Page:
muscle is under voluntary control. Similar to cardiac muscle, however, skeletal muscle is striated; its long, thin, multinucleated fibers are crossed with a regular pattern of fine red and white lines, giving the muscle a distinctive appearance. Skeletal muscle fibers are bound together by connective tissue and communicate with nerves and blood vessels.
The best-known feature of skeletal muscle is its ability to contract and cause movement. Skeletal muscles act not only to produce movement but also to stop movement, such as resisting gravity to maintain posture. Small, constant adjustments of the skeletal muscles are needed to hold a body upright or balanced in any position.
Muscles also prevent excess movement of the bones and joints, maintaining skeletal stability and preventing skeletal structure damage or deformation. Joints can become misaligned or dislocated entirely by pulling on the associated bones; muscles work to keep joints stable.
Skeletal muscles are located throughout the body at the openings of internal tracts to control the movement of various substances. These muscles allow functions, such as swallowing, urination, and defecation, to be under voluntary control. Skeletal muscles also protect internal organs (particularly abdominal and pelvic organs) by acting as an external barrier or shield to external trauma and by supporting the weight of the organs.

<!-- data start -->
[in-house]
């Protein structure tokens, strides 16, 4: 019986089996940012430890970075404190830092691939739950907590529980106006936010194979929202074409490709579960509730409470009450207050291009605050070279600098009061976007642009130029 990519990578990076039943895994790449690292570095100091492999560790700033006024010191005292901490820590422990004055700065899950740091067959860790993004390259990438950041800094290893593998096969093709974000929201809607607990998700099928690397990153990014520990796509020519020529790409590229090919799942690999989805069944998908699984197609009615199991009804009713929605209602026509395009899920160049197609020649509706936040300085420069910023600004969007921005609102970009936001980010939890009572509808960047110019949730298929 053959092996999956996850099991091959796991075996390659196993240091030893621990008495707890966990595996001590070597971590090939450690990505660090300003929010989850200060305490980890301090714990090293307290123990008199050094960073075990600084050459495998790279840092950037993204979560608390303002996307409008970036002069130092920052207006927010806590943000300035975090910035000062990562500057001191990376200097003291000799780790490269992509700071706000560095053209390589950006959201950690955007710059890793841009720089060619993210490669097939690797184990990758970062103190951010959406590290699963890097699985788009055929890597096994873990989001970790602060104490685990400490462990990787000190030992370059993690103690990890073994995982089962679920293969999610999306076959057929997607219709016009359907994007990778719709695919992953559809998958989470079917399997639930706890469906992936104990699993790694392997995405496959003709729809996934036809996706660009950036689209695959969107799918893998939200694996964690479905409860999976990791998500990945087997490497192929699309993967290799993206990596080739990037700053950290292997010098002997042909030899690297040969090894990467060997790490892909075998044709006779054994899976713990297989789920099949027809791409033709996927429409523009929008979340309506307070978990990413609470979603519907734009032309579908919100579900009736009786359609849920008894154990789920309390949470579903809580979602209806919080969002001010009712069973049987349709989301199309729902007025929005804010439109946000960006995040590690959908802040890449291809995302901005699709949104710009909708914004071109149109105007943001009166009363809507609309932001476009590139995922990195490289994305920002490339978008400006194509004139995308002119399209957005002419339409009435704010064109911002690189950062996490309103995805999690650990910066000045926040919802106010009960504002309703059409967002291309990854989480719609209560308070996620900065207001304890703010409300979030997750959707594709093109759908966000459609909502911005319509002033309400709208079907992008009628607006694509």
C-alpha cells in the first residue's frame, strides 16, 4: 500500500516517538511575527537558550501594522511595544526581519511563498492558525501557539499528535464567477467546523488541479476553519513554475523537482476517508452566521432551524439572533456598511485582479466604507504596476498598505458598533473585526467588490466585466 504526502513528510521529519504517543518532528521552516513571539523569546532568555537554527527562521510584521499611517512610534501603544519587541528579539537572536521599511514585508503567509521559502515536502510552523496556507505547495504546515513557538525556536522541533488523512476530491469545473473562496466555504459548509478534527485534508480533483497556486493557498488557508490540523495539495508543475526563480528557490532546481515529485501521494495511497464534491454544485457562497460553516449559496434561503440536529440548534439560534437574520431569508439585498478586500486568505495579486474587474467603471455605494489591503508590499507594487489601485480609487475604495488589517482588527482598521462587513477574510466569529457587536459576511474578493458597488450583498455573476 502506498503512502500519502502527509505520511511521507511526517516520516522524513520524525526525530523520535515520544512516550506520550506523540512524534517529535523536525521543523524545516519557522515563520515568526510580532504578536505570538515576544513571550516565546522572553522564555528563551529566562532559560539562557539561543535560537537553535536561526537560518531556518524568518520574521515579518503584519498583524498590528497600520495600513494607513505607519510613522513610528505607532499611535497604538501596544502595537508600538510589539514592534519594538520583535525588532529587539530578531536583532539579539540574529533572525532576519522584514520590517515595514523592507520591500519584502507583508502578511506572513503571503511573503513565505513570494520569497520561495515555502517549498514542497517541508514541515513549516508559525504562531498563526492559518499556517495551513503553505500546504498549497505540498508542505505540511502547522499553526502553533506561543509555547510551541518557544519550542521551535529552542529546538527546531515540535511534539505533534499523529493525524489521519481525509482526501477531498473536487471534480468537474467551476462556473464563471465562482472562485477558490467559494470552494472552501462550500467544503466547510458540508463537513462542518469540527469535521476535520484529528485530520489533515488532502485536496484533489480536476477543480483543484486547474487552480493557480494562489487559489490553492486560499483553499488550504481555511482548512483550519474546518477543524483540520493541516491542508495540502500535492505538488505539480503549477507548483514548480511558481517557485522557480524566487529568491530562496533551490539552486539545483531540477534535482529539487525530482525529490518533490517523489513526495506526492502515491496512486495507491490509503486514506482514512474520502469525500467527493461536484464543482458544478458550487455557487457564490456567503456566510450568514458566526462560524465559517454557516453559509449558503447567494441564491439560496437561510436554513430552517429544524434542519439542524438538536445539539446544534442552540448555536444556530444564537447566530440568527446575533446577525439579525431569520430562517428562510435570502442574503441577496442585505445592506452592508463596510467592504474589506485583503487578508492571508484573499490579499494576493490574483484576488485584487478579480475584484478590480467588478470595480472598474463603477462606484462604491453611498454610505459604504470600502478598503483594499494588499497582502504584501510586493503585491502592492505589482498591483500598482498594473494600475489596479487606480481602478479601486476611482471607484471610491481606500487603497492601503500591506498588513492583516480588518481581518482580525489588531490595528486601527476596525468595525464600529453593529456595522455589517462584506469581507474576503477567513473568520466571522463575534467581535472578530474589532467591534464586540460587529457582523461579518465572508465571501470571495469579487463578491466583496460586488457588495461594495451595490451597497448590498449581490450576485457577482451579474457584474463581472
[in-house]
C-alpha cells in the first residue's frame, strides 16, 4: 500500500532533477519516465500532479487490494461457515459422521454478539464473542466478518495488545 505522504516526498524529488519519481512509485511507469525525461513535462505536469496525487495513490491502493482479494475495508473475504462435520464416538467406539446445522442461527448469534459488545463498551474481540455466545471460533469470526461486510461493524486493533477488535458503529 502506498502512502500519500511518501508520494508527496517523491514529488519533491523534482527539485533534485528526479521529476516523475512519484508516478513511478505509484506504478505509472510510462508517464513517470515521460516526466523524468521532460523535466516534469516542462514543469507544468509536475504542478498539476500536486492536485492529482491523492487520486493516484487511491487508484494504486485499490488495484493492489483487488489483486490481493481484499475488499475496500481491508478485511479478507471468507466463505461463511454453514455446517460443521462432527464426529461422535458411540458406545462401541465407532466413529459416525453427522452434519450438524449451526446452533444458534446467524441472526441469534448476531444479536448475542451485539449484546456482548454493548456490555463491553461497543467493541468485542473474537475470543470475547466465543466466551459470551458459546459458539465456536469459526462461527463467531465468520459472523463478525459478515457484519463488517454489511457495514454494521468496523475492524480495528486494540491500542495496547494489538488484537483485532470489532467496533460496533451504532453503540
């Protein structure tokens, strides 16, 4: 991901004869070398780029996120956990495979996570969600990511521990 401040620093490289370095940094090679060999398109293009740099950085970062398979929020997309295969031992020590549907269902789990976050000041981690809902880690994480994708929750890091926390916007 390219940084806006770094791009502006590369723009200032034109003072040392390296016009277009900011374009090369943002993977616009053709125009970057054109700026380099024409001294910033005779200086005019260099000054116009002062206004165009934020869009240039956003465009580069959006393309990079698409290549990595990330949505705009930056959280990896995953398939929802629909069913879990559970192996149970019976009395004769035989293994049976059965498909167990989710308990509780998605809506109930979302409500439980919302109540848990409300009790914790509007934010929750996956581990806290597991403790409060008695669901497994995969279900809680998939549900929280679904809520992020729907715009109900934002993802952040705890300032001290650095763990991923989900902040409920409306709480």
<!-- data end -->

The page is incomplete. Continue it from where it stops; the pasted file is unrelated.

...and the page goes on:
Skeletal muscles contribute to the maintenance of homeostasis in the body by generating heat. Muscle contraction requires energy, and when ATP is broken down, heat is produced. This heat is very noticeable during exercise, when sustained muscle movement causes body temperature to rise, and in cases of extreme cold when shivering produces random skeletal muscle contractions to generate heat.
Each skeletal muscle is an organ that consists of various integrated tissues. These tissues include skeletal muscle fibers, blood vessels, nerve fibers, and connective tissue. Each skeletal muscle has three layers of connective tissue (called “Mysia”) that enclose it and provide structure to the muscle as a whole, and also compartmentalize the muscle fibers within the muscle.
Each muscle is wrapped in a sheath of dense, irregular connective tissue called the epimysium, which allows a muscle to contract and move powerfully while maintaining its structural integrity. The epimysium also separates muscle from other tissues and organs in the area, allowing the muscle to move independently.